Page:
The more interesting scenario will be to see how this plays out in regards to the Coyotes conflict out west and if any other teams change around the league. Although a lot of focus has been on the Yotes, there is still plenty of talk about other teams not being around for the long haul. Sad to say, the Islanders have been mentioned as one of them (but I still firmly believe, despite the stress and anxiety that I sometimes cause myself, that they will not be playing anywhere else besides Nassau County after 2015). But the Florida Panthers have had their name thrown out there as well as another struggling franchise that has almost always had difficulty entering the post-season. 

What say you, Isles fans? What are your thoughts on the NHL's new realignment plan for the 2012-2013 season?

-Rob McGowan

6 Comments

George Prax's picture

Not to belittle your team, but this pretty much guarantees that the Isles won't make the playoffs for the foreseeable future. Caps, Pens, Flyers in the same division? That's not going to benefit the Isles. That said, Those games are going to be intense, everyone in that conference hates each other lol

Rob McGowan's picture

Yeah, one thing for sure is that the rivalries for each of these teams will certainly heat up. As it stands now, no, it doesn't help the Isles. But if they were like this right now, the Isles would only be six points out of the playoffs instead of eight. So obviously, this is the best thing for them haha. Either way, I am curious as to how this will all work out.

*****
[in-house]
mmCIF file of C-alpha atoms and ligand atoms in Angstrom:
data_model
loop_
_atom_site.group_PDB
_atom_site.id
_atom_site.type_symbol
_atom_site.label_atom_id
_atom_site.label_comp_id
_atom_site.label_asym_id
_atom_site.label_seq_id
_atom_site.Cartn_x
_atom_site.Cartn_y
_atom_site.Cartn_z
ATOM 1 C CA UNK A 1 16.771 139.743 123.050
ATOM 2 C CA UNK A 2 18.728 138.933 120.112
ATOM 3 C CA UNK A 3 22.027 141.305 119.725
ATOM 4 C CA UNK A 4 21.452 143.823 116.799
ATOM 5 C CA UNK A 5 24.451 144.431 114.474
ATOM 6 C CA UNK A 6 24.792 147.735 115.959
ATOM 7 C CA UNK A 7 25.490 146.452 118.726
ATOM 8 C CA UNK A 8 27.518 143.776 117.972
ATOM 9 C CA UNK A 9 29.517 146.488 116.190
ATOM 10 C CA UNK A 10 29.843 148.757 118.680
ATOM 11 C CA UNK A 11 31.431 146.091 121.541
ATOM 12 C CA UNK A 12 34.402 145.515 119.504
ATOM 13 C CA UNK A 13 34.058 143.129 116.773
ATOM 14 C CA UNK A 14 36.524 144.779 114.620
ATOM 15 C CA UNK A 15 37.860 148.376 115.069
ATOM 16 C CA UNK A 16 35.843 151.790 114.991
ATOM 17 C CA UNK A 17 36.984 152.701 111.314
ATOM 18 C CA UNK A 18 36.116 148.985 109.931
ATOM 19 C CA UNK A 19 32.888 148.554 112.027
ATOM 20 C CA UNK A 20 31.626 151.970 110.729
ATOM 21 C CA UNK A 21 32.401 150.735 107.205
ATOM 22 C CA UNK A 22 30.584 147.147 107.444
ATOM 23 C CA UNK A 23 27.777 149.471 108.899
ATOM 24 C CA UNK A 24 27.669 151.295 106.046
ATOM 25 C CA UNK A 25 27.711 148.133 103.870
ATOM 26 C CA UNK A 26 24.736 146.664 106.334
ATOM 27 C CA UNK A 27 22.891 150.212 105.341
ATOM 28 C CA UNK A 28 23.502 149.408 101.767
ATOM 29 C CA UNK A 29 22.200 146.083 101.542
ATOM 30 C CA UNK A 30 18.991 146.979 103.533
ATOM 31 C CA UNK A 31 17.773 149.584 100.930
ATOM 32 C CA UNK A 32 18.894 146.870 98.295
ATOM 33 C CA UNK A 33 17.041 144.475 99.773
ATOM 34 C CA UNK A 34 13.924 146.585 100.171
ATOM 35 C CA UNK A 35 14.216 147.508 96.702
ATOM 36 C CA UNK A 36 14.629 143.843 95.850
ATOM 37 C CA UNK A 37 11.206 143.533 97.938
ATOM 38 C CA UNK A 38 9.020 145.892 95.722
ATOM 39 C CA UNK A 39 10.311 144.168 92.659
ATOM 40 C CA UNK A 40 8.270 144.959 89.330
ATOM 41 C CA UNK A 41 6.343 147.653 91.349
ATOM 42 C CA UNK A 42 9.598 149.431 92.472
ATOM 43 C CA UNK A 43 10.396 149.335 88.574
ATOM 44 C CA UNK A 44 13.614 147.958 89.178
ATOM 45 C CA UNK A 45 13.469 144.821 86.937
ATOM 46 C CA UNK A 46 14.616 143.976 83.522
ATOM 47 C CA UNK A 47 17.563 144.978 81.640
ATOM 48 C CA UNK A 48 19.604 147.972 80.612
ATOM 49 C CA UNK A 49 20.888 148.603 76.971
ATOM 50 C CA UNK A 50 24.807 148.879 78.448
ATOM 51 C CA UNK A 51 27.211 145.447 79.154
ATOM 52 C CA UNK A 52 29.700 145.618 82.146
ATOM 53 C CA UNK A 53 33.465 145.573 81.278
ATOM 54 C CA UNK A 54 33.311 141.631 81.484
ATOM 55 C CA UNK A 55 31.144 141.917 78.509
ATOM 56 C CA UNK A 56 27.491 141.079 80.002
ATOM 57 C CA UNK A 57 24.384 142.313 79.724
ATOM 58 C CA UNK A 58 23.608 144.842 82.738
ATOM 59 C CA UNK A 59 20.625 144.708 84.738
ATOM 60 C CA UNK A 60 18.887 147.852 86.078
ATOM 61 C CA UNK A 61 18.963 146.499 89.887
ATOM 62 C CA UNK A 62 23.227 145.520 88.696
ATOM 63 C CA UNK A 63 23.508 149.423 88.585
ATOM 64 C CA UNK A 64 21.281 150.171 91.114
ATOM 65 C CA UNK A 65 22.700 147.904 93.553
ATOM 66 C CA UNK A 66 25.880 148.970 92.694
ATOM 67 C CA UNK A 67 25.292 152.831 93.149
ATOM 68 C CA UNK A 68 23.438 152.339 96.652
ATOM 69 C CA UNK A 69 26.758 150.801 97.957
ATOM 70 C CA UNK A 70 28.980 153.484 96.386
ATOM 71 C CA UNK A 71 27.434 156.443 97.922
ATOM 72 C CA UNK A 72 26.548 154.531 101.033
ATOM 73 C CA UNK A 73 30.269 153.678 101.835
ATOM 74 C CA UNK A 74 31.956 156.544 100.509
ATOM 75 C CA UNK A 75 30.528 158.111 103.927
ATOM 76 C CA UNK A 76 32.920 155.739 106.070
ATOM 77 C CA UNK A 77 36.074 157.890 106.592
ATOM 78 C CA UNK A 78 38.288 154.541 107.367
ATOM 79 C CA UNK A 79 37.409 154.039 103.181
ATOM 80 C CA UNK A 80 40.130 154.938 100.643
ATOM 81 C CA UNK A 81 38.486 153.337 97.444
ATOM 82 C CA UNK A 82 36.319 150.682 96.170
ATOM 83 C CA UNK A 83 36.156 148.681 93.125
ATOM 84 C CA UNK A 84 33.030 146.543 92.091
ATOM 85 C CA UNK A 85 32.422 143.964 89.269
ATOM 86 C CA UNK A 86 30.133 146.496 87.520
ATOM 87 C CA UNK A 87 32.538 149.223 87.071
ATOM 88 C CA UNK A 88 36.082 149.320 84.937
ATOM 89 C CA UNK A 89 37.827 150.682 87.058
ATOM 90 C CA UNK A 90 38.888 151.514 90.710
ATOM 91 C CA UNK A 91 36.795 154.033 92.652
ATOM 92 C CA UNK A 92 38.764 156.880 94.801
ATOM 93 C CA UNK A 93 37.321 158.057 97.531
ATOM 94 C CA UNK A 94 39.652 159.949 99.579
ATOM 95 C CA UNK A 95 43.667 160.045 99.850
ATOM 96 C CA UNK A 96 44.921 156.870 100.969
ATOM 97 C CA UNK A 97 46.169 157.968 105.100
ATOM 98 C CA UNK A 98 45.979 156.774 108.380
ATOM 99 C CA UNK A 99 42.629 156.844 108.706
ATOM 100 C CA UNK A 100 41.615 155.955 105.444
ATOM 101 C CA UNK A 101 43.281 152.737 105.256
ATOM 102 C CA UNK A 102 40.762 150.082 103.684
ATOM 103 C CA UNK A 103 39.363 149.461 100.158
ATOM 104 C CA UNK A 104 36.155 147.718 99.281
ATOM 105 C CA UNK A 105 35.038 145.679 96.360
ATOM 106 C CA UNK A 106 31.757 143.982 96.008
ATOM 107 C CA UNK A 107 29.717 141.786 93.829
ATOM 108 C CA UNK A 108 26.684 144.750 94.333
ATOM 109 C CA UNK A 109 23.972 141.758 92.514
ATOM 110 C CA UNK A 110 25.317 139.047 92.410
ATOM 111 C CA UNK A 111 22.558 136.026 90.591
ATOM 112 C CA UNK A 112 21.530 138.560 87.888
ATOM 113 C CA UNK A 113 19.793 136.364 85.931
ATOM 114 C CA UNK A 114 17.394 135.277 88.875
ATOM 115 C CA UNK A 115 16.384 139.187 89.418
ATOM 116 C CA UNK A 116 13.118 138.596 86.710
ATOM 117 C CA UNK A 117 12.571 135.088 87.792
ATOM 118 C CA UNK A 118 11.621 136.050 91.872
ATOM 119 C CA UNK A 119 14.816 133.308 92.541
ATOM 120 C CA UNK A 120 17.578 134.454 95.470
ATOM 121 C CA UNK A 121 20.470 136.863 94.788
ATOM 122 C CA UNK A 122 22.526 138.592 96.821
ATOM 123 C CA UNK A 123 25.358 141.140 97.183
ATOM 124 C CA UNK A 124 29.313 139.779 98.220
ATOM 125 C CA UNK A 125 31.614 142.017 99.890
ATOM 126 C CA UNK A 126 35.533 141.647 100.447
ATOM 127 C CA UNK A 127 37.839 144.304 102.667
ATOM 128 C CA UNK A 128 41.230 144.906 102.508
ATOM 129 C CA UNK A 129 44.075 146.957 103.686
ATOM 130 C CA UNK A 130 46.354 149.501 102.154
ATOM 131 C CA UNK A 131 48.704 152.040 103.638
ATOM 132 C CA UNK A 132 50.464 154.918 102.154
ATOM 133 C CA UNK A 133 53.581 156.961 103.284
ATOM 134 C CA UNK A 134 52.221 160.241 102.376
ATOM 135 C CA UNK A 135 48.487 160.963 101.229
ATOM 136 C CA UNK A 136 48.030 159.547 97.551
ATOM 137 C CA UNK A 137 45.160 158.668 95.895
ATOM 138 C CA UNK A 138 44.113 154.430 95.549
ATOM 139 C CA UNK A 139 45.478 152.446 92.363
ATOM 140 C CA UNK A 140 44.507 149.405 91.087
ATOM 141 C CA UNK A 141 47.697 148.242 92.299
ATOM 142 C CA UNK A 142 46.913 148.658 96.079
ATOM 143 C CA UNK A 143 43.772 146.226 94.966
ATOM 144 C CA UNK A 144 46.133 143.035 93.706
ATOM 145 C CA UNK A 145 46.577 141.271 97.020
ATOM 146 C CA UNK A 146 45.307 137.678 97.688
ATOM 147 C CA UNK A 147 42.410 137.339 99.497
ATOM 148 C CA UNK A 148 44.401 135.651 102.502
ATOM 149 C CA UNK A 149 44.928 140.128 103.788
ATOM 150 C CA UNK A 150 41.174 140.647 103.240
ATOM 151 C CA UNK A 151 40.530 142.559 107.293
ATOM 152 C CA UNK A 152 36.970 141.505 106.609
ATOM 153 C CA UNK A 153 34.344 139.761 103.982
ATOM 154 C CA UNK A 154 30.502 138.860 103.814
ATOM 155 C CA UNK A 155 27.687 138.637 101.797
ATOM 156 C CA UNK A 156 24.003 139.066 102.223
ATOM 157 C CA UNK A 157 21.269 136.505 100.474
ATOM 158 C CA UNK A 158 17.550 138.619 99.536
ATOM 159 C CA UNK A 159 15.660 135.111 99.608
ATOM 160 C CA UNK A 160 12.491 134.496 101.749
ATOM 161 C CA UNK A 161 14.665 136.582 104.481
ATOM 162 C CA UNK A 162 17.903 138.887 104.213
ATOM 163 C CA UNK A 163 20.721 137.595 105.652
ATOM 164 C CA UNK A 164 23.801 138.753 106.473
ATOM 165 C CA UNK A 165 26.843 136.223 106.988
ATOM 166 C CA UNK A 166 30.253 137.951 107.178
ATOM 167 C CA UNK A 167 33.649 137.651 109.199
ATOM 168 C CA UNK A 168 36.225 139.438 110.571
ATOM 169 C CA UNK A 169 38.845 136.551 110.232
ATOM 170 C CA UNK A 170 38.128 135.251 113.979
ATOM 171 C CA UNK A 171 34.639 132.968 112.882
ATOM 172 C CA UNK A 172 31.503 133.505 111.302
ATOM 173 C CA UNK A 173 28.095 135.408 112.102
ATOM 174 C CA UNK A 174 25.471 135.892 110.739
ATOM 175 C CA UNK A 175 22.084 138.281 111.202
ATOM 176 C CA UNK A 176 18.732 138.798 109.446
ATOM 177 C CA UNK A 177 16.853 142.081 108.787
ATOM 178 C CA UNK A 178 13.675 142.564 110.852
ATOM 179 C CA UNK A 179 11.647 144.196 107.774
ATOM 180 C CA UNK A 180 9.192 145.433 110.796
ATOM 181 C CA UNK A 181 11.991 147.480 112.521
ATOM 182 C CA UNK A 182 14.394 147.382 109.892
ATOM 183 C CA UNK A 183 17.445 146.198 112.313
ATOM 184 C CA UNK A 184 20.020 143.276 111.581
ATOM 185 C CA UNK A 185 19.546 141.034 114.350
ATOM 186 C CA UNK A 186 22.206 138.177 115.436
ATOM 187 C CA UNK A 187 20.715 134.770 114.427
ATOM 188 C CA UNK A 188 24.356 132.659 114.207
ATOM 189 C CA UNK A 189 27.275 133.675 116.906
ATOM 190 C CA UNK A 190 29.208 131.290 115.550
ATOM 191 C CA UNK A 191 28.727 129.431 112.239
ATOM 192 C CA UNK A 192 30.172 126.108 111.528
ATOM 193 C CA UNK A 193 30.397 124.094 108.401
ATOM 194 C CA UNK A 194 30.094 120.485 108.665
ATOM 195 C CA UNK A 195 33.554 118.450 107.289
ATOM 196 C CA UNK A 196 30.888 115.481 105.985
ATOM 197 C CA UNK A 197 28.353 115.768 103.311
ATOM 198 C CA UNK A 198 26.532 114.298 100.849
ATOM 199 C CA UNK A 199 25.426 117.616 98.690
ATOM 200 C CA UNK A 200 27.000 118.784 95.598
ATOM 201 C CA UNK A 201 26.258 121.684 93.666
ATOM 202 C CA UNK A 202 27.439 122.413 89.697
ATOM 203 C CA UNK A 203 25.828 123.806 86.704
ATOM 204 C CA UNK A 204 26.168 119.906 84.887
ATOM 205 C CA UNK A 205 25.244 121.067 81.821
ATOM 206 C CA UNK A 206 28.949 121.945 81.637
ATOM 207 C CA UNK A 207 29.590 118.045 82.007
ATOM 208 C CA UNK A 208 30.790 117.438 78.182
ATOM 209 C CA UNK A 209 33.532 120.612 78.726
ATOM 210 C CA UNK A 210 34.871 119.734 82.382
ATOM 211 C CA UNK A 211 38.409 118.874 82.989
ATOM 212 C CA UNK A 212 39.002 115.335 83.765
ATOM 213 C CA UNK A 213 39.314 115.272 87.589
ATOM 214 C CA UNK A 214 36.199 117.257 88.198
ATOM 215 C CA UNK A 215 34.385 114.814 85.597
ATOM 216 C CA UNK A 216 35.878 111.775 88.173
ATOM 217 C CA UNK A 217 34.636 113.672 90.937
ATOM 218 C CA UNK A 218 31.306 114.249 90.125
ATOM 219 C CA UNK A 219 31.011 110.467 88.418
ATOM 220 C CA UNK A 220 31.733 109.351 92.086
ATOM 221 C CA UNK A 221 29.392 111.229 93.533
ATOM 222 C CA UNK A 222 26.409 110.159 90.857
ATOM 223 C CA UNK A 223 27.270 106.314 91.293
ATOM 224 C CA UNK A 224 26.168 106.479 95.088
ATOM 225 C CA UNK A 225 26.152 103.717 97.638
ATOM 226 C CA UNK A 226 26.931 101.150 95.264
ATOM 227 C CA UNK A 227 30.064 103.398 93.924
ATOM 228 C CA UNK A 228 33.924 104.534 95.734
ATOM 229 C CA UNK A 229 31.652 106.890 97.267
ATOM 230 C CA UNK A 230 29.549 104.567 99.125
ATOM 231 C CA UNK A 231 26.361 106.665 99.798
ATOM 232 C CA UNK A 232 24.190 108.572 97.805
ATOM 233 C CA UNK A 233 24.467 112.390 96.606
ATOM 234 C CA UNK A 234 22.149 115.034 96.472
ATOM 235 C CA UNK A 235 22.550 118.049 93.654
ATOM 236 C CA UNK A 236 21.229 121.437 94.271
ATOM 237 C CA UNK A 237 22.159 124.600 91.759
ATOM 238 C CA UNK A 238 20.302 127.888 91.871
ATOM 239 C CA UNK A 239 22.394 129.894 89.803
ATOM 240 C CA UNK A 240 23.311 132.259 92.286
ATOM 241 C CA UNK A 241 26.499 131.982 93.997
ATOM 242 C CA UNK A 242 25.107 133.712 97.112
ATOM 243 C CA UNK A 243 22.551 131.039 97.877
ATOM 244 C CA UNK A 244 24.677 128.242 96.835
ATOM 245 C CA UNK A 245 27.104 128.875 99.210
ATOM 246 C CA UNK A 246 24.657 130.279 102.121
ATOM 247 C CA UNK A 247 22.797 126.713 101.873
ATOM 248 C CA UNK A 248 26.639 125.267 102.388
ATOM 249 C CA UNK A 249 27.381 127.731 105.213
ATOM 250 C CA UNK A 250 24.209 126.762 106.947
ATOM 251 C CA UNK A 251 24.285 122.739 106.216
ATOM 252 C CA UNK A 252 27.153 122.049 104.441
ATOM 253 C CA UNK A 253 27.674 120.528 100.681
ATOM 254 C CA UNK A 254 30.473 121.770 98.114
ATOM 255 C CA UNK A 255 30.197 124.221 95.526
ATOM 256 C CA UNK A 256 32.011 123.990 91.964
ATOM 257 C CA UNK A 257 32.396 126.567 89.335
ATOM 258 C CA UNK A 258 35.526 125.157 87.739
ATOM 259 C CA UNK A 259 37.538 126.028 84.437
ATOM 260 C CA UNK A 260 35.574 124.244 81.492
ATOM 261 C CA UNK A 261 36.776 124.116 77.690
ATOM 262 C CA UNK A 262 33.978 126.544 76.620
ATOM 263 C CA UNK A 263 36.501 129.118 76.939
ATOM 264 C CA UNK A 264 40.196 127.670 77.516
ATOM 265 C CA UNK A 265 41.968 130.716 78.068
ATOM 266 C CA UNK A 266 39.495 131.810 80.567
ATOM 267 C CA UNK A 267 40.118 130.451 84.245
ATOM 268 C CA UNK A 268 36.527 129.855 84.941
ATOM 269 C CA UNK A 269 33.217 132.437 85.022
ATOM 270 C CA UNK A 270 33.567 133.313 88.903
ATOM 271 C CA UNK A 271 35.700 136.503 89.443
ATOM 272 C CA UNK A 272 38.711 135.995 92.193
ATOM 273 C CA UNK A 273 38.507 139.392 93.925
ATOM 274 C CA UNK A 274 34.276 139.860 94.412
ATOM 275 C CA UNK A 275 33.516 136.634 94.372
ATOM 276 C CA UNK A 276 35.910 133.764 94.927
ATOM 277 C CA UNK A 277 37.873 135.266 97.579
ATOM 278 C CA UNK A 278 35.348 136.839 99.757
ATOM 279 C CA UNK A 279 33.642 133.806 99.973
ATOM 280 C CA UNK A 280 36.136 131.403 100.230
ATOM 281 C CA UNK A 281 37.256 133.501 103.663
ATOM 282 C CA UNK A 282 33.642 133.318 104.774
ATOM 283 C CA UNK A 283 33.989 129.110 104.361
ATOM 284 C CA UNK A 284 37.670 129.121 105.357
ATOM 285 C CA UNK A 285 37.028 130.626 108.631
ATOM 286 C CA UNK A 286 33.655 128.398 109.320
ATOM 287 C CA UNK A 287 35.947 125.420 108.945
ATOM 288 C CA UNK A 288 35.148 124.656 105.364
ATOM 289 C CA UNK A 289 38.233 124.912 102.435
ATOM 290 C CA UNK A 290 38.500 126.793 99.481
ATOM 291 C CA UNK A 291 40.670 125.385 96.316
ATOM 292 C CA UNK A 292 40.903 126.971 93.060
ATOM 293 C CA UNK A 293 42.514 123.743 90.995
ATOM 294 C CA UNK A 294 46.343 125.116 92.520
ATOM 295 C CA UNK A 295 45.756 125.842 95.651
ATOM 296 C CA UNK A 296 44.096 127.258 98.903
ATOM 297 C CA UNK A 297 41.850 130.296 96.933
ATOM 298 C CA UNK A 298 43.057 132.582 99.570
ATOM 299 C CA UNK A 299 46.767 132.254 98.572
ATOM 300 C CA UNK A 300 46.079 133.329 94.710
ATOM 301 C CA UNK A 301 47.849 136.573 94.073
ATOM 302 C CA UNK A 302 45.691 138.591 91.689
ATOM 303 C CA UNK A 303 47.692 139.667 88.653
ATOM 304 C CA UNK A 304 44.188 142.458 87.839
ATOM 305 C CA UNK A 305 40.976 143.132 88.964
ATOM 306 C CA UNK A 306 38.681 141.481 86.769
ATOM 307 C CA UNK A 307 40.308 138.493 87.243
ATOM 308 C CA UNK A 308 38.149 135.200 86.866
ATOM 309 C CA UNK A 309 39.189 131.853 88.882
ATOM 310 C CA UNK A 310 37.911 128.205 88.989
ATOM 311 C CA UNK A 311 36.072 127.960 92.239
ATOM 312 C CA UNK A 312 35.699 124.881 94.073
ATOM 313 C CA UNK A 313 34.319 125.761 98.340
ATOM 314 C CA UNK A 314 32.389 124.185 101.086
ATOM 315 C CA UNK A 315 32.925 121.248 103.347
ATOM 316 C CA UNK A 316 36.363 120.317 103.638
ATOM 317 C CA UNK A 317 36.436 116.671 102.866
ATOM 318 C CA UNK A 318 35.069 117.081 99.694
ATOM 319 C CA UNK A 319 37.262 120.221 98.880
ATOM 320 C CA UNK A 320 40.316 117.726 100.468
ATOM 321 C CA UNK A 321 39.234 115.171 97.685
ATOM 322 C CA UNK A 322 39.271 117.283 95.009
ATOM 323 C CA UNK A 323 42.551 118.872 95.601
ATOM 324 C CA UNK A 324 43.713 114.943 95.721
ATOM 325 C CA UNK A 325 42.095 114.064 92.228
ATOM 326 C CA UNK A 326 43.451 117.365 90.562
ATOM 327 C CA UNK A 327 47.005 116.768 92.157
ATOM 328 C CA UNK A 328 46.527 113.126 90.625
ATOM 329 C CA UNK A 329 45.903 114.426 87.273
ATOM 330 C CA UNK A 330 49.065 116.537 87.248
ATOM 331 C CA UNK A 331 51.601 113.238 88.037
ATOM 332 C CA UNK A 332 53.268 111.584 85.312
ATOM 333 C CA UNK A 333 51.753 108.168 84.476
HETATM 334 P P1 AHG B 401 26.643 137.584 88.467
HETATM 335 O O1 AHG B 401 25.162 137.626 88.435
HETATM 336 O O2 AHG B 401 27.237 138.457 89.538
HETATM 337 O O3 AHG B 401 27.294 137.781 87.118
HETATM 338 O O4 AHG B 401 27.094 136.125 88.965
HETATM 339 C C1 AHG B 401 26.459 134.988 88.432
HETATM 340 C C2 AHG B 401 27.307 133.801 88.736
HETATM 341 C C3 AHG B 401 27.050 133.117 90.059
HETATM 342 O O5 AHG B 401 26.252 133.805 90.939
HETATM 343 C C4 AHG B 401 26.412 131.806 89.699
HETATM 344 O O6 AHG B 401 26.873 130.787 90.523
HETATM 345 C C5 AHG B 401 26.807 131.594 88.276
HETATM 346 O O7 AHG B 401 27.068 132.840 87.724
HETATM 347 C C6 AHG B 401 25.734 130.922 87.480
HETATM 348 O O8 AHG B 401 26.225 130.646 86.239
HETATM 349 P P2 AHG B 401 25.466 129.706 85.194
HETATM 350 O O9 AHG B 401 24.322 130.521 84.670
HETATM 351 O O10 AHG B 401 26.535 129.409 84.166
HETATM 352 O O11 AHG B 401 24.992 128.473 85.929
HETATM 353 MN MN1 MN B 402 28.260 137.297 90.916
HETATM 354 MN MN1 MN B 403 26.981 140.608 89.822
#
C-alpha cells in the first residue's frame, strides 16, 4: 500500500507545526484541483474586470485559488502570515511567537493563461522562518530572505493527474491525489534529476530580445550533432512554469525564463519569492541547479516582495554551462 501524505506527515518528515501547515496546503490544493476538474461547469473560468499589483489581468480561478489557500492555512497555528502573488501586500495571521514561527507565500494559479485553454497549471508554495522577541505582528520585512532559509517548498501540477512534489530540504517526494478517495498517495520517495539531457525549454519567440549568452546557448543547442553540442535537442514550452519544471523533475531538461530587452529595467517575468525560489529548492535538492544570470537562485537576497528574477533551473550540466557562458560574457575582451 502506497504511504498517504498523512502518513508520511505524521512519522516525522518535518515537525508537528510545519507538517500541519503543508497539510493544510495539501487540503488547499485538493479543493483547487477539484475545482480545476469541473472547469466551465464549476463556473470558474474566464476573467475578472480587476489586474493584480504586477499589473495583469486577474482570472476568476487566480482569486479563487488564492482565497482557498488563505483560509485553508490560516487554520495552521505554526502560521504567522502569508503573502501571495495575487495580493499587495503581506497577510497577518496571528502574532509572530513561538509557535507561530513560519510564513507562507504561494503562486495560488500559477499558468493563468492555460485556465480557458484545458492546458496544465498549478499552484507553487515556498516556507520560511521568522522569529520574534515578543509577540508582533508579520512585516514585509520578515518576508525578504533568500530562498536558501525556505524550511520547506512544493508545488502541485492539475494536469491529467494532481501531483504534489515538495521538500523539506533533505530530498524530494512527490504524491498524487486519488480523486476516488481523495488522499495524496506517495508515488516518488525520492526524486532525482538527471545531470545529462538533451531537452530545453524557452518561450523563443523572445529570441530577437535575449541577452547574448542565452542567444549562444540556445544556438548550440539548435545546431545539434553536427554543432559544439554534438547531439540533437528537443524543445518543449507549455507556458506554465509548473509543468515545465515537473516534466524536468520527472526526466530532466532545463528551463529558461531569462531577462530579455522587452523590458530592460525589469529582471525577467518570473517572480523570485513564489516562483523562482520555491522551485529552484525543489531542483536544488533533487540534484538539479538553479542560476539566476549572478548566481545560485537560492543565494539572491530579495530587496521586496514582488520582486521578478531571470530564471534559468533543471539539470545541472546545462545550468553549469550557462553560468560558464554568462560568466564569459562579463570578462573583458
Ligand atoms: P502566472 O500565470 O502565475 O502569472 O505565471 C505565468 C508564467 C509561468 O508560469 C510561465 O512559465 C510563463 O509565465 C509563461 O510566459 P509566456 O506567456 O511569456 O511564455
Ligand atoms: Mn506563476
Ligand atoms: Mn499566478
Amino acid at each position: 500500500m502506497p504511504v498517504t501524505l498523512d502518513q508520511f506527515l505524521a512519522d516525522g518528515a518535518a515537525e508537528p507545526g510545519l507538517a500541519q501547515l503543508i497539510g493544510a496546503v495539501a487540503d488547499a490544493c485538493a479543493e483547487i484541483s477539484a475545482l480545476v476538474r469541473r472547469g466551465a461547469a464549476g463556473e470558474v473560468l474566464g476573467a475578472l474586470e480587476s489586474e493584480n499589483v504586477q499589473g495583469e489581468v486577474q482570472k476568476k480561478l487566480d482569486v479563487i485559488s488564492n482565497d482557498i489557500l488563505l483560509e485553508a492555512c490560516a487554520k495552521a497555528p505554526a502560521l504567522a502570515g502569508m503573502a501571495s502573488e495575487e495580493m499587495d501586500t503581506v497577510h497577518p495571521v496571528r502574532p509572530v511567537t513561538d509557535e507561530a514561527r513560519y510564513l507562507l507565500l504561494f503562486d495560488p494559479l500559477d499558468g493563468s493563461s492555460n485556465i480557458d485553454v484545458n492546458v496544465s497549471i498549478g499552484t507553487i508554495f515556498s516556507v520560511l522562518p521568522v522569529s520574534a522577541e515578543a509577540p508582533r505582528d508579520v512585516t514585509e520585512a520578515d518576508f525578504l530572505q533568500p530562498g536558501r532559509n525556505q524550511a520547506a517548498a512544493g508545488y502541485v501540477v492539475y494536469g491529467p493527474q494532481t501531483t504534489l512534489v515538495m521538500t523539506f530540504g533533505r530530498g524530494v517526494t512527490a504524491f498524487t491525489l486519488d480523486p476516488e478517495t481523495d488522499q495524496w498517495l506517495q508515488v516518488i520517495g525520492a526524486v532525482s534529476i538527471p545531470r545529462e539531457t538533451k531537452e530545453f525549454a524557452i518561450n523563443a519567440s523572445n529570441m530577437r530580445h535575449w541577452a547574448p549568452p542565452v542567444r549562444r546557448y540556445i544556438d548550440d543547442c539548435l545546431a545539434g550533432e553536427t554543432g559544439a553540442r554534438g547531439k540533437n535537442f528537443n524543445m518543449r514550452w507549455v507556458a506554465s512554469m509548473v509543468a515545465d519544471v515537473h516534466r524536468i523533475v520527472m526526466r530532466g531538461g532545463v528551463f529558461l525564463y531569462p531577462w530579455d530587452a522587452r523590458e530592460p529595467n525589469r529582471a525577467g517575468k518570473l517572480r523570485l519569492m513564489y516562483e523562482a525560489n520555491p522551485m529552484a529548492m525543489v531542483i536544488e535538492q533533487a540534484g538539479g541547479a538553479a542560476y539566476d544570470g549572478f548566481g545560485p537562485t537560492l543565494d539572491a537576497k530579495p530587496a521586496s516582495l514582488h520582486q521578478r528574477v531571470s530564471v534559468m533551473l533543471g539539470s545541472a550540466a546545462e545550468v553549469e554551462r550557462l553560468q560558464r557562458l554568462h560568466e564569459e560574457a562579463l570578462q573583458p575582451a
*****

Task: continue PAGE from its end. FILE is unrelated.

George Prax's picture

Well a lot of people have been reseeding as examples based on the new schedule but I don't see how that works, since the schedule would be different. Plus teams are obviously going to adjust how they handle this upcoming off-season. If you're building a team that's going to face the Caps, Pens, Flyers, Rangers six times a year each, you're going to do things a little differently than if you're facing the other teams in the east more, you know?

Rob McGowan's picture

They might. I am not sure if I like the fact that we will be playing less of other teams that are so close, like say Montreal or Tampa Bay or Buffalo. I know their new Conference is obviously going to be against the closest teams, but only 2 times now? I don't know, we'll see how it works. The NHL changed it that divisional match-ups would play each other 8 times a year once and that didn't go beyond one season.

Brian Bock's picture

This appears to pose problems for the young Islanders and their playoff hopes. But if you look at it another way, they have to be 4th of 7 to get in, rather than top 8 of 15. A big injury to one of the top teams, a step forward by the Islanders themselves - especially within the division, and it could be a different story. Not sure yet if I like the playoff structure, but it will certainly make for more intense divisional rivalries. No doubt this makes the Isles' road to the playoffs look difficult... but how much more difficult is it really from the road they face today?

Rob McGowan's picture

Your last statement basically sums it up in a whole for me